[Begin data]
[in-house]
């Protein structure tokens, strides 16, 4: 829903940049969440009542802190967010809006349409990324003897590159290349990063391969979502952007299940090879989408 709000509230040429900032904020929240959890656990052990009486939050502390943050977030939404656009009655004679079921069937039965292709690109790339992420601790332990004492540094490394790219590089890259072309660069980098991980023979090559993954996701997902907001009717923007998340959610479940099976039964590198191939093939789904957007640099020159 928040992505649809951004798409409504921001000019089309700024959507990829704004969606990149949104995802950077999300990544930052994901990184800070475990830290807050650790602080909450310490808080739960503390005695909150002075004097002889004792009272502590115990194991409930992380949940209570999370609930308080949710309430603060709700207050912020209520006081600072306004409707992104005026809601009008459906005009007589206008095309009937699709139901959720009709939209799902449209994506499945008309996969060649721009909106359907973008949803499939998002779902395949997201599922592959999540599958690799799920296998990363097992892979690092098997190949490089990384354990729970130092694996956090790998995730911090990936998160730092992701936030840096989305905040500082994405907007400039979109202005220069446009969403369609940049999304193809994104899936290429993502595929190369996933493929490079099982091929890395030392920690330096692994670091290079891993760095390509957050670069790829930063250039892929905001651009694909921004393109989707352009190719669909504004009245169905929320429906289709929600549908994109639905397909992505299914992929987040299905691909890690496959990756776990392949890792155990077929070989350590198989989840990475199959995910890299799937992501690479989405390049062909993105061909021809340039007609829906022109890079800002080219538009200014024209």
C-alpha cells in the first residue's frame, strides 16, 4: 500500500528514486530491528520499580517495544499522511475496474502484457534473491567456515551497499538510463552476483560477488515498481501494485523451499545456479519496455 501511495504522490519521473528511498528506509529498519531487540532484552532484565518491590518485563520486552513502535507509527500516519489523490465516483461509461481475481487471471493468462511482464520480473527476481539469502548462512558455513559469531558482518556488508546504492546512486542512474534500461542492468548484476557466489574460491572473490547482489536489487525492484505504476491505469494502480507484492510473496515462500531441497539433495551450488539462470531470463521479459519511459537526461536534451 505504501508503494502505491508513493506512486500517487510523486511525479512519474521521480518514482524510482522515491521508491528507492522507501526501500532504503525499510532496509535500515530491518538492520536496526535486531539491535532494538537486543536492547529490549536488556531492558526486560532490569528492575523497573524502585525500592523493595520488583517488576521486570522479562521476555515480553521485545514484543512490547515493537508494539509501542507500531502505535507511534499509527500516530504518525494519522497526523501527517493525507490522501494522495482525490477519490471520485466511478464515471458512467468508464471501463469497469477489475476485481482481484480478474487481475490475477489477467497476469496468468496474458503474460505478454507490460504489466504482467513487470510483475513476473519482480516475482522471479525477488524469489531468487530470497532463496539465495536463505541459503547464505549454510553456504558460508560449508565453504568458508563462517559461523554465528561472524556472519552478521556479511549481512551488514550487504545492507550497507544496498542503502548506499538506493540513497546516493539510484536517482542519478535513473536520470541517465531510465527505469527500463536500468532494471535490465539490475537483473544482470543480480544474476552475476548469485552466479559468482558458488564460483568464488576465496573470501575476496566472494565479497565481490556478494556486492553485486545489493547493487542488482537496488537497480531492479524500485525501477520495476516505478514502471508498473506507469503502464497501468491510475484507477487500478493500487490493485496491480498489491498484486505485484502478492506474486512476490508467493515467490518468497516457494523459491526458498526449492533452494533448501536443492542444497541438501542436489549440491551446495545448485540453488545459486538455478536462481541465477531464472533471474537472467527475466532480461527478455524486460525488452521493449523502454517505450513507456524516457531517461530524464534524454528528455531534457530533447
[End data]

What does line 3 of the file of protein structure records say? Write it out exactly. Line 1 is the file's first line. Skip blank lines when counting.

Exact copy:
C-alpha cells in the first residue's frame, strides 16, 4: 500500500528514486530491528520499580517495544499522511475496474502484457534473491567456515551497499538510463552476483560477488515498481501494485523451499545456479519496455 501511495504522490519521473528511498528506509529498519531487540532484552532484565518491590518485563520486552513502535507509527500516519489523490465516483461509461481475481487471471493468462511482464520480473527476481539469502548462512558455513559469531558482518556488508546504492546512486542512474534500461542492468548484476557466489574460491572473490547482489536489487525492484505504476491505469494502480507484492510473496515462500531441497539433495551450488539462470531470463521479459519511459537526461536534451 505504501508503494502505491508513493506512486500517487510523486511525479512519474521521480518514482524510482522515491521508491528507492522507501526501500532504503525499510532496509535500515530491518538492520536496526535486531539491535532494538537486543536492547529490549536488556531492558526486560532490569528492575523497573524502585525500592523493595520488583517488576521486570522479562521476555515480553521485545514484543512490547515493537508494539509501542507500531502505535507511534499509527500516530504518525494519522497526523501527517493525507490522501494522495482525490477519490471520485466511478464515471458512467468508464471501463469497469477489475476485481482481484480478474487481475490475477489477467497476469496468468496474458503474460505478454507490460504489466504482467513487470510483475513476473519482480516475482522471479525477488524469489531468487530470497532463496539465495536463505541459503547464505549454510553456504558460508560449508565453504568458508563462517559461523554465528561472524556472519552478521556479511549481512551488514550487504545492507550497507544496498542503502548506499538506493540513497546516493539510484536517482542519478535513473536520470541517465531510465527505469527500463536500468532494471535490465539490475537483473544482470543480480544474476552475476548469485552466479559468482558458488564460483568464488576465496573470501575476496566472494565479497565481490556478494556486492553485486545489493547493487542488482537496488537497480531492479524500485525501477520495476516505478514502471508498473506507469503502464497501468491510475484507477487500478493500487490493485496491480498489491498484486505485484502478492506474486512476490508467493515467490518468497516457494523459491526458498526449492533452494533448501536443492542444497541438501542436489549440491551446495545448485540453488545459486538455478536462481541465477531464472533471474537472467527475466532480461527478455524486460525488452521493449523502454517505450513507456524516457531517461530524464534524454528528455531534457530533447